The publication of a new biography of — and a new translation by John Ashbery of the poems of — Arthur Rimbaud, the prodidgy of French modern poetry, have been the occasions for several articles about the poet and his life.
Rimbaud was notorious as a youth for his homosexual relationship with the older poet Paul Verlaine, who left his wife to be with him. Rimbaud spoke graphically about engaging in sodomy with Verlaine, and complained that Verlaine sometimes expected him to top, when he would prefer to bottom. But about a decade later, after giving up life as a poet and becoming a trader in Africa, Rimbaud settled down with a local woman.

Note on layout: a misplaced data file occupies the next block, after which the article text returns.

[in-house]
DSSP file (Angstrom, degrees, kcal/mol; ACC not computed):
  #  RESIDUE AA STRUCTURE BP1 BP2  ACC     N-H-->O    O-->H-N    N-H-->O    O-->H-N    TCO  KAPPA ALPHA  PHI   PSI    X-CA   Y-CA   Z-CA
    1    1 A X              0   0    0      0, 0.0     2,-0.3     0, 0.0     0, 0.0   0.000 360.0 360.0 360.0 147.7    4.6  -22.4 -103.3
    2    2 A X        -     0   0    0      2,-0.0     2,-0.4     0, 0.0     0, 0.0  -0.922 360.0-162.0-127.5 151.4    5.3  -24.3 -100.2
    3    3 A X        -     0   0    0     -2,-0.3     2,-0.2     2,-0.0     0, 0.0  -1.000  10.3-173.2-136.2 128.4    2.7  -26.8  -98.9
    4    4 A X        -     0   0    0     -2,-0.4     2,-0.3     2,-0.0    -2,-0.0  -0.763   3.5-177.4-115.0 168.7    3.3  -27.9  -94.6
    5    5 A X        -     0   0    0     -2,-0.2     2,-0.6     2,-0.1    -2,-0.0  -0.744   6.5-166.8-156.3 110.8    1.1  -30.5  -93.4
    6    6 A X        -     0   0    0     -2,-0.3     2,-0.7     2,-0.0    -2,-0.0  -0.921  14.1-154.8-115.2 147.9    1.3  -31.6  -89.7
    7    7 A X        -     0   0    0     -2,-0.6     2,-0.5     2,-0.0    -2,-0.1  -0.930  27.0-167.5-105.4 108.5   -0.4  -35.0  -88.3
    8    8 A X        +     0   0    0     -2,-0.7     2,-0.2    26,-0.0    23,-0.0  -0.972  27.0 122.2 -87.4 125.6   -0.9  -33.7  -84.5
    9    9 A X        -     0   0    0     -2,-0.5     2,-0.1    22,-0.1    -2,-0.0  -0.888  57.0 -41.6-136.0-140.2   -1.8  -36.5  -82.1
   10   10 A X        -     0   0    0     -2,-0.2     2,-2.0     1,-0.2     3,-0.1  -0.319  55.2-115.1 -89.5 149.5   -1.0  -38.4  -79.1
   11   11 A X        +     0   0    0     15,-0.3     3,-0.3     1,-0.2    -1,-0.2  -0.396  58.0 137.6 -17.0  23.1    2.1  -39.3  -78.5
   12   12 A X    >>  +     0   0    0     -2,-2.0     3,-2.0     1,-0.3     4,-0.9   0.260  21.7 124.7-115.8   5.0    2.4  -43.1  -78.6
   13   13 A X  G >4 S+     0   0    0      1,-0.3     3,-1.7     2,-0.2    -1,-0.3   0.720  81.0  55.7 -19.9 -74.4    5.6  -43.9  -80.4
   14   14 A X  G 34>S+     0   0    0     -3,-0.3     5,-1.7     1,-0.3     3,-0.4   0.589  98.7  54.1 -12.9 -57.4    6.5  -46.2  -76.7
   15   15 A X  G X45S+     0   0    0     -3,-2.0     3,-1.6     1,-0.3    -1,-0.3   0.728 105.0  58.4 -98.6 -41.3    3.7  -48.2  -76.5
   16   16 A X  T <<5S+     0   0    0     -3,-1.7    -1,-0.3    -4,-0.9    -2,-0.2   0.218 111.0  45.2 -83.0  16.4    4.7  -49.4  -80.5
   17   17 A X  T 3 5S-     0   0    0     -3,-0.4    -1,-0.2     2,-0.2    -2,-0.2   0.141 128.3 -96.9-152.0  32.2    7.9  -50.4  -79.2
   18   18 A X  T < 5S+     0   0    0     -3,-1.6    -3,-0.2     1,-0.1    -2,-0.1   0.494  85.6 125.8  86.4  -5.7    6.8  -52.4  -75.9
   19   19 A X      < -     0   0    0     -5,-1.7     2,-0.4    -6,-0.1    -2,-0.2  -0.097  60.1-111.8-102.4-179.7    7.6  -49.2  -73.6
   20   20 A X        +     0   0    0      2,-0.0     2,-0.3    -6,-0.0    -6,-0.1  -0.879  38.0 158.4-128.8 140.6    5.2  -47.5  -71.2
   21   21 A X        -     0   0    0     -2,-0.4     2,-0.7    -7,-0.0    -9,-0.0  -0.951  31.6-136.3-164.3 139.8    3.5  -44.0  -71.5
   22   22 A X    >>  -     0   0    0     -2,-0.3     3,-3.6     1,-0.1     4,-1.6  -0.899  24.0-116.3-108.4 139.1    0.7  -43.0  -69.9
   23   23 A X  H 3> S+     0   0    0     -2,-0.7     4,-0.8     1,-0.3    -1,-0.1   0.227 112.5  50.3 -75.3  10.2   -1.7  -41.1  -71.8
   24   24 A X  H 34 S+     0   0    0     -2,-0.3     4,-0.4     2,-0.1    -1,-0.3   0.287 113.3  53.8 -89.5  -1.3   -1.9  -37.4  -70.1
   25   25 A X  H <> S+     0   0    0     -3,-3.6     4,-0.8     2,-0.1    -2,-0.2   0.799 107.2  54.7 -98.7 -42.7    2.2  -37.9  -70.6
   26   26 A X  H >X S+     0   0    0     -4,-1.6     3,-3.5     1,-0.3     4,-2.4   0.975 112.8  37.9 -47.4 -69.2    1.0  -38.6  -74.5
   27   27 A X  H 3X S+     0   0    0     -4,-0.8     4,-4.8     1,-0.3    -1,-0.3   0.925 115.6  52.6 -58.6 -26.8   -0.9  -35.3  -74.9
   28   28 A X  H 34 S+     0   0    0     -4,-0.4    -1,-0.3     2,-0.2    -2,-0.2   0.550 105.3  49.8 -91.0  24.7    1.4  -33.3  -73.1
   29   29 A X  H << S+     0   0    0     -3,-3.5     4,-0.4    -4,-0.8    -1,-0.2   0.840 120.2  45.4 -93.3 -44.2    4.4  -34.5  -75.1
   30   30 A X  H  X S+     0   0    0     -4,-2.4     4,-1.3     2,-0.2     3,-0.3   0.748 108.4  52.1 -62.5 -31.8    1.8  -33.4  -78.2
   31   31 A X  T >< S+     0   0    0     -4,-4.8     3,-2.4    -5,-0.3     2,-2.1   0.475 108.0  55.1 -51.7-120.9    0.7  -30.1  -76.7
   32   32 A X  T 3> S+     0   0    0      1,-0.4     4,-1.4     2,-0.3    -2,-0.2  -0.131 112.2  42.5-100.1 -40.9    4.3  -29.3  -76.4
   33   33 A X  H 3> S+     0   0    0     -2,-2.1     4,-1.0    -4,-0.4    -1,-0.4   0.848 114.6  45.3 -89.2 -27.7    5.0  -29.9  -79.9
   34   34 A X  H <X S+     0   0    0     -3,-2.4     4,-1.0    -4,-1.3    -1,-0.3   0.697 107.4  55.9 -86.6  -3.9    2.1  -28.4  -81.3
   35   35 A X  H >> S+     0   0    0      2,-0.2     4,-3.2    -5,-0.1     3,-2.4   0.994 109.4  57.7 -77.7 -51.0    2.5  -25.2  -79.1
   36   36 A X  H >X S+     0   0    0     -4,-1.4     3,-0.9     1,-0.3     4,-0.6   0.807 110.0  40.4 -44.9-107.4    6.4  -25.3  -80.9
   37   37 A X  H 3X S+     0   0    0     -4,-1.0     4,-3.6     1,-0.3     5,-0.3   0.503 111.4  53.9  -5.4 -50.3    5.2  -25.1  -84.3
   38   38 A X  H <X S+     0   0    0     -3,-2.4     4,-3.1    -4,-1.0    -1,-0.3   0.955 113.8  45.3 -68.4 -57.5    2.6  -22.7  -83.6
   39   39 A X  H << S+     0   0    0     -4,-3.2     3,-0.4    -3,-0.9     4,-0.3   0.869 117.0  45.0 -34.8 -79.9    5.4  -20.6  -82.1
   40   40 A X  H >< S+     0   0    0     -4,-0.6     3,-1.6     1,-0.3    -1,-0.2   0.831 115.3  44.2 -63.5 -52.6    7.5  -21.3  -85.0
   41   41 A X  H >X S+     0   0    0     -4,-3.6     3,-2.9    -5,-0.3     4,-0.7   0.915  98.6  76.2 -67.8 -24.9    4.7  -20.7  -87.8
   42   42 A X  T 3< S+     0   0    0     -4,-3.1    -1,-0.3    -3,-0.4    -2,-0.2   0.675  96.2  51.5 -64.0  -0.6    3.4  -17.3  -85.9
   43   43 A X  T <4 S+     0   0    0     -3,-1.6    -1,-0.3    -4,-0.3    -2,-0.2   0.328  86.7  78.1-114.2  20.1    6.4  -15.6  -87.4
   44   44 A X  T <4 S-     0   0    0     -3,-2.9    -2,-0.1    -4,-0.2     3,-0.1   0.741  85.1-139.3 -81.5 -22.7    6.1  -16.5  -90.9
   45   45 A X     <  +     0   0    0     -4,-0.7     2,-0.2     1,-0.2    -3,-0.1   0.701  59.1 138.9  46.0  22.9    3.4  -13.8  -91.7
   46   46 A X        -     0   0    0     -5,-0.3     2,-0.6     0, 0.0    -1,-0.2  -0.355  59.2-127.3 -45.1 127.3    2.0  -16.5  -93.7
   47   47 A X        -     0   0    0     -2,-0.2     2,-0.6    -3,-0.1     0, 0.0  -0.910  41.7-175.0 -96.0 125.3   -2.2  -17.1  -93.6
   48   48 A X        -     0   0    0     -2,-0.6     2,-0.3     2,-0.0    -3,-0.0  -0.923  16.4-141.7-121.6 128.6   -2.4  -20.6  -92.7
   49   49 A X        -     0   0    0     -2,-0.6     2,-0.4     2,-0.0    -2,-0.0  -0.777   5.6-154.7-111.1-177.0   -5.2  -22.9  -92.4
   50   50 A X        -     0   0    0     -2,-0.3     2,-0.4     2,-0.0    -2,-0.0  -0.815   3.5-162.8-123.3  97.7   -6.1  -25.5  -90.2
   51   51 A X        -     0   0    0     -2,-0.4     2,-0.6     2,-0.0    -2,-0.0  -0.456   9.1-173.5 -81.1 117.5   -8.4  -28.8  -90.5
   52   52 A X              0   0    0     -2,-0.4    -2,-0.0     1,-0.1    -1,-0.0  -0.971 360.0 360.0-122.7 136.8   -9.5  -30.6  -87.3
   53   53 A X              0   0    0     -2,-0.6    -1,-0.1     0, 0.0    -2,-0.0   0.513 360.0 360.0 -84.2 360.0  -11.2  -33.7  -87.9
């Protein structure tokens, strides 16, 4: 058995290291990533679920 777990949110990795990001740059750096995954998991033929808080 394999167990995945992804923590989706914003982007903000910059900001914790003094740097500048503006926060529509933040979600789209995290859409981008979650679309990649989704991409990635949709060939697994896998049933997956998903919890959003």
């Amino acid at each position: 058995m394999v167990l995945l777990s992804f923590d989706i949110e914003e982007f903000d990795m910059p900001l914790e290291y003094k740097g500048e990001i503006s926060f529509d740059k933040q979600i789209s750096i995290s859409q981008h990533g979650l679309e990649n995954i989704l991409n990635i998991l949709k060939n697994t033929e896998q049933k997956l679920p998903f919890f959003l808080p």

Disappointingly, the reviewer of these books in the New Yorker needlessly characterized Rimbaud as really heterosexual, suggesting that his earlier homosexual relationship was just a bit of performance art. The reviewer in the New York Review of Books more properly avoided imposing modern assumptions onto the sexuality of either poet, both of whom were clearly capable of having meaningful relationships with either sex.